This creates inconsistencies amongst prescriptions for OAT drugs as prescriptions written on the generic CPP form are “void after 5 days,” where as prescriptions for methadone for OAT are not as they include a “start day” and “last day.”

In November 2019, the CPP Advisory Committee (CPPAC) developed a harmonized CPP form for the prescribing of all 1A drugs.

The benefits of having a harmonized CPP form include:

  • A consistent approach to writing prescriptions for all 1A drugs;
  • Increased patient access to OAT therapy, as all physicians will have the form (currently only OAT prescribers have the methadone CPP form); and,
  • Reduce the administrative burden associated with ordering/printing of two pads for 1A drugs.

The harmonized CPP form also reflects the amendments to PPP-71 Delivery of Methadone for Maintenance which will come into effect April 1, 2020. Most notably, the form no longer requires physician authorization for delivery which reflects that pharmacists may use their professional judgement to determine whether or not to deliver OAT to a patient. Instead, the new form will allow prescribers to specify that delivery is not permitted.

To provide time for prescribers and pharmacists to update their practices, as well as phase out the current CPP forms, the new form will not be implemented until a later date which will be communicated once the new forms have been printed by the Ministry of Health.

Amendments to PPP-68 Cold Chain Management of Biologicals

The Board approved amendments to Professional Practice Policy- 68 – Cold Chain Management of Biologicals (PPP-68), broadening the application of the policy to all drugs that require cold chain management and renaming it to“Professional Practice Policy-68 – Cold Chain Management.”  These changes come into effect immediately.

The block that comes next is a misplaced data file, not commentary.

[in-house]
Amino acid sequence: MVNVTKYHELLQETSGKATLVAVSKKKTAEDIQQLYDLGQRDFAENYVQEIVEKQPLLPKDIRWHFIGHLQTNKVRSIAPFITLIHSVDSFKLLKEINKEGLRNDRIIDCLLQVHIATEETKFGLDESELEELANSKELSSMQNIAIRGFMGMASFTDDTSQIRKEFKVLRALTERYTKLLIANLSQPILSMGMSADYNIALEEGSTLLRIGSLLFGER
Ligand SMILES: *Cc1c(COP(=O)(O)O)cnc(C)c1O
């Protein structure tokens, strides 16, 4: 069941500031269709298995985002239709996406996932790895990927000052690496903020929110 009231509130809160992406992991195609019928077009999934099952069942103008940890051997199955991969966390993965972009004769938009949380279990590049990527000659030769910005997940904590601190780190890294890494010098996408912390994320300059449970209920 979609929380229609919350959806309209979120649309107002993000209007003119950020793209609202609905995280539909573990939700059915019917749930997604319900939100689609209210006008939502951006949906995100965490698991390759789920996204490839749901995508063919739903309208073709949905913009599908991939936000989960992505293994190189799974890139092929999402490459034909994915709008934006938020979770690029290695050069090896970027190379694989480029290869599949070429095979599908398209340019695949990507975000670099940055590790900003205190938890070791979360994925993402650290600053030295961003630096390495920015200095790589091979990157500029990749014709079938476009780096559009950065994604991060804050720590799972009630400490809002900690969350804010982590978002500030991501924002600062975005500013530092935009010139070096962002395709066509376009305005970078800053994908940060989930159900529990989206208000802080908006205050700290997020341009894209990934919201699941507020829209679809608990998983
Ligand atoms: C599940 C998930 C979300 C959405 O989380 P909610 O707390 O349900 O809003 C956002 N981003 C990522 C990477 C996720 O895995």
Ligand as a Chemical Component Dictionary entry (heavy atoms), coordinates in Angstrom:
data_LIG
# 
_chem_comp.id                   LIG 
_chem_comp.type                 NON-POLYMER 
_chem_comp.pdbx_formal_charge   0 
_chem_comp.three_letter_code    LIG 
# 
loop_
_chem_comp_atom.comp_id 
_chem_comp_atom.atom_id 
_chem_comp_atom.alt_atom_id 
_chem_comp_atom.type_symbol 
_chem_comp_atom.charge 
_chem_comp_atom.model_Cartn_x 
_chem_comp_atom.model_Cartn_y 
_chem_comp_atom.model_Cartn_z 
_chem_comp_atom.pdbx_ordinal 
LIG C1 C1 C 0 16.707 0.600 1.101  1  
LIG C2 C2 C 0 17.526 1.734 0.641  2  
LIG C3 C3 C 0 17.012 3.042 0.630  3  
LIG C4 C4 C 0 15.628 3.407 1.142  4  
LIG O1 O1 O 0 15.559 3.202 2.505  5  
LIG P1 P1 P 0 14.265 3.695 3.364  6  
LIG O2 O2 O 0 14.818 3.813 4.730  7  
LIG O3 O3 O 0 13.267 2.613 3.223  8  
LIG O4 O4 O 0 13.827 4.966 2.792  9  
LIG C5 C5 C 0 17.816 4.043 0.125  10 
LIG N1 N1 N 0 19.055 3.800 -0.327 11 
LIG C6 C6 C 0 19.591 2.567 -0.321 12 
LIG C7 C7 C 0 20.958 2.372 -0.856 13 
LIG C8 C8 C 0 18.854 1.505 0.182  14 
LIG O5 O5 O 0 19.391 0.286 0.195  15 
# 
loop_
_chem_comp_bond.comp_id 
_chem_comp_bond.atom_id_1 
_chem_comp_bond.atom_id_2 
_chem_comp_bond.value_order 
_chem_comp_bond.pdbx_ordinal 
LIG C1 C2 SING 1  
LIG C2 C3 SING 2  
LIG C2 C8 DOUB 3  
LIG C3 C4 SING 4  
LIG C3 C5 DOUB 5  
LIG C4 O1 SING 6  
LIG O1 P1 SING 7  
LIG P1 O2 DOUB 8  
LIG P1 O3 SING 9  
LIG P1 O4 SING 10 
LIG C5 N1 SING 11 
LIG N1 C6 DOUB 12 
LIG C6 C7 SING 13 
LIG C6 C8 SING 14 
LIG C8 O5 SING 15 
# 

PPP-68 was originally approved in 2011 and adopted the BC Centre for Disease Control (BCCDC) guidelines on the Management of Biologicals (BCCDC Vaccine Guideline) to address the concerns with larger volumes of vaccines being stored at pharmacies as a result of pharmacists’ injection authority, but lack of storage standards for vaccines and other biologicals that require refrigeration.

Recognizing that there are drugs other than biologicals and vaccines that require refrigeration, it was recommended that PPP-68 be broadened to include any drug requiring cold chain management, and revised to better align with current pharmacy practices.

The amendments specify that all drugs requiring refrigeration be maintained in accordance with applicable requirements (e.g., manufacturer’s requirement, BCCDC Vaccine Guideline, and NAPRA compounding standards).

Key requirements of the amended policy include:

Refrigerators, Freezers and other storage equipment:

  • The equipment must be purposed for drug storage only (e.g. storage of food in the same equipment is not permitted);
  • The equipment must maintain only one temperature range enclosed by a door with an air-tight seal (e.g. a bar fridge that contains both refrigerator and freezer compartments with only one exterior door is not acceptable as it does not maintain even temperatures).
  • The equipment must maintain a temperature range suitable for the drugs stored in the equipment.
  • Cold storage equipment must be equipped with a digital thermometer or digital temperature monitoring system.

Temperature Recording and Monitoring

  • In recognition of modern technology, the amended policy permits temperatures to be recorded either manually or automatically.
  • If the temperature is recorded and monitored manually, it must be done at least twice each working day, documenting the current temperature, and minimum and maximum temperatures reached since the last recording.
  • If the temperature is recorded automatically, the system must record temperature at a frequency that can determine the same or more temperature information provided by manual recording (current temperature and minimum, maximum temperature reached twice a day), and an alarm must be in place to alert staff of temperature excursions.